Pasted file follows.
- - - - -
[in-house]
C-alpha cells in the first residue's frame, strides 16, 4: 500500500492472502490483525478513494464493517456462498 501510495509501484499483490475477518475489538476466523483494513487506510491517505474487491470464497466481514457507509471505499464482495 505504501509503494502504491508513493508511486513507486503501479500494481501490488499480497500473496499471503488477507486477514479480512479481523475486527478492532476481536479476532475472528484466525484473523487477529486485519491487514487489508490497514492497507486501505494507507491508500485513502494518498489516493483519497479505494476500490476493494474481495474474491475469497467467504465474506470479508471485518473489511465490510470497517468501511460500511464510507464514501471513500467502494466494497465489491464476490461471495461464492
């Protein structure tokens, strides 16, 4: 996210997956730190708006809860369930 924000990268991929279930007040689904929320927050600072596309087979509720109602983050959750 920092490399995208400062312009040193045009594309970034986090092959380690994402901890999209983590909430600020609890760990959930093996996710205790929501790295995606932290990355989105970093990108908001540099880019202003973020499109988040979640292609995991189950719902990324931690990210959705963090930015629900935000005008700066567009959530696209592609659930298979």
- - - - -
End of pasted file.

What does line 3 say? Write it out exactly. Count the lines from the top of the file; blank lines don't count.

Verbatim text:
């Protein structure tokens, strides 16, 4: 996210997956730190708006809860369930 924000990268991929279930007040689904929320927050600072596309087979509720109602983050959750 920092490399995208400062312009040193045009594309970034986090092959380690994402901890999209983590909430600020609890760990959930093996996710205790929501790295995606932290990355989105970093990108908001540099880019202003973020499109988040979640292609995991189950719902990324931690990210959705963090930015629900935000005008700066567009959530696209592609659930298979």